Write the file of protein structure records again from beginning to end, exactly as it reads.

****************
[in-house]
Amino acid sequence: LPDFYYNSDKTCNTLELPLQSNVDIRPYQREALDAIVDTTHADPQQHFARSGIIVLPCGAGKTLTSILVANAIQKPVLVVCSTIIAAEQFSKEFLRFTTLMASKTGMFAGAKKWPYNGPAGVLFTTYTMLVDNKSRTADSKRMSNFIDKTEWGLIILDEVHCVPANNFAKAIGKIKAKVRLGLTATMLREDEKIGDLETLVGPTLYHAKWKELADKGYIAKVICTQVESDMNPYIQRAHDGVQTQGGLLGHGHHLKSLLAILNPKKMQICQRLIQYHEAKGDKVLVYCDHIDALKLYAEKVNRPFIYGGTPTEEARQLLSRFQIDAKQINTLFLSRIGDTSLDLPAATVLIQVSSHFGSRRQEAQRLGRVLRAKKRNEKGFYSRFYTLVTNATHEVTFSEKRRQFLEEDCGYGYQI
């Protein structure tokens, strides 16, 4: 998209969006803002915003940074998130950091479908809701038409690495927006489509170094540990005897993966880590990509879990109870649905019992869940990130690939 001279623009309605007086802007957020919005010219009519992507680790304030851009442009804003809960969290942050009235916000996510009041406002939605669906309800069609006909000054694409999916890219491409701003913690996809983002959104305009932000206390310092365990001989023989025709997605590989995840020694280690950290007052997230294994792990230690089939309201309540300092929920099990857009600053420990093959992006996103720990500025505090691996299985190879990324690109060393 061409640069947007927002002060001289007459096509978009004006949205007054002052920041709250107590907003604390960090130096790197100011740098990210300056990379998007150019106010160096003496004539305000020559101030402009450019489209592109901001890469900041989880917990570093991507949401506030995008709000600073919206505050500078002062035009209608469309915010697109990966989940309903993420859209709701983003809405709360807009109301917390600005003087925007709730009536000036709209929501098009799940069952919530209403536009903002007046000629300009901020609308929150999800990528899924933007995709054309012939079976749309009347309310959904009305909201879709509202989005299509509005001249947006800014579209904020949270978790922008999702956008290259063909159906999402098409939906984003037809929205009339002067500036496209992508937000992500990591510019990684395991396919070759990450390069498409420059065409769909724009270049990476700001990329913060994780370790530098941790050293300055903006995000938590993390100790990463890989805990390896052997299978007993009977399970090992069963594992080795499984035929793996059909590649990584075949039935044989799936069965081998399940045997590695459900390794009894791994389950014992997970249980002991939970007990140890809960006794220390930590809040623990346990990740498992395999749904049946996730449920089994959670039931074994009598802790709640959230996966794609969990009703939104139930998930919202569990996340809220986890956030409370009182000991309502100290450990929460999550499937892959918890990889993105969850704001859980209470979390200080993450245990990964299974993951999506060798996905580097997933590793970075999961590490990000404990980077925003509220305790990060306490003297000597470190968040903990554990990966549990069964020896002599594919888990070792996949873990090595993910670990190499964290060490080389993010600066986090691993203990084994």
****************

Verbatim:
[in-house]
Amino acid sequence: LPDFYYNSDKTCNTLELPLQSNVDIRPYQREALDAIVDTTHADPQQHFARSGIIVLPCGAGKTLTSILVANAIQKPVLVVCSTIIAAEQFSKEFLRFTTLMASKTGMFAGAKKWPYNGPAGVLFTTYTMLVDNKSRTADSKRMSNFIDKTEWGLIILDEVHCVPANNFAKAIGKIKAKVRLGLTATMLREDEKIGDLETLVGPTLYHAKWKELADKGYIAKVICTQVESDMNPYIQRAHDGVQTQGGLLGHGHHLKSLLAILNPKKMQICQRLIQYHEAKGDKVLVYCDHIDALKLYAEKVNRPFIYGGTPTEEARQLLSRFQIDAKQINTLFLSRIGDTSLDLPAATVLIQVSSHFGSRRQEAQRLGRVLRAKKRNEKGFYSRFYTLVTNATHEVTFSEKRRQFLEEDCGYGYQI
């Protein structure tokens, strides 16, 4: 998209969006803002915003940074998130950091479908809701038409690495927006489509170094540990005897993966880590990509879990109870649905019992869940990130690939 001279623009309605007086802007957020919005010219009519992507680790304030851009442009804003809960969290942050009235916000996510009041406002939605669906309800069609006909000054694409999916890219491409701003913690996809983002959104305009932000206390310092365990001989023989025709997605590989995840020694280690950290007052997230294994792990230690089939309201309540300092929920099990857009600053420990093959992006996103720990500025505090691996299985190879990324690109060393 061409640069947007927002002060001289007459096509978009004006949205007054002052920041709250107590907003604390960090130096790197100011740098990210300056990379998007150019106010160096003496004539305000020559101030402009450019489209592109901001890469900041989880917990570093991507949401506030995008709000600073919206505050500078002062035009209608469309915010697109990966989940309903993420859209709701983003809405709360807009109301917390600005003087925007709730009536000036709209929501098009799940069952919530209403536009903002007046000629300009901020609308929150999800990528899924933007995709054309012939079976749309009347309310959904009305909201879709509202989005299509509005001249947006800014579209904020949270978790922008999702956008290259063909159906999402098409939906984003037809929205009339002067500036496209992508937000992500990591510019990684395991396919070759990450390069498409420059065409769909724009270049990476700001990329913060994780370790530098941790050293300055903006995000938590993390100790990463890989805990390896052997299978007993009977399970090992069963594992080795499984035929793996059909590649990584075949039935044989799936069965081998399940045997590695459900390794009894791994389950014992997970249980002991939970007990140890809960006794220390930590809040623990346990990740498992395999749904049946996730449920089994959670039931074994009598802790709640959230996966794609969990009703939104139930998930919202569990996340809220986890956030409370009182000991309502100290450990929460999550499937892959918890990889993105969850704001859980209470979390200080993450245990990964299974993951999506060798996905580097997933590793970075999961590490990000404990980077925003509220305790990060306490003297000597470190968040903990554990990966549990069964020896002599594919888990070792996949873990090595993910670990190499964290060490080389993010600066986090691993203990084994």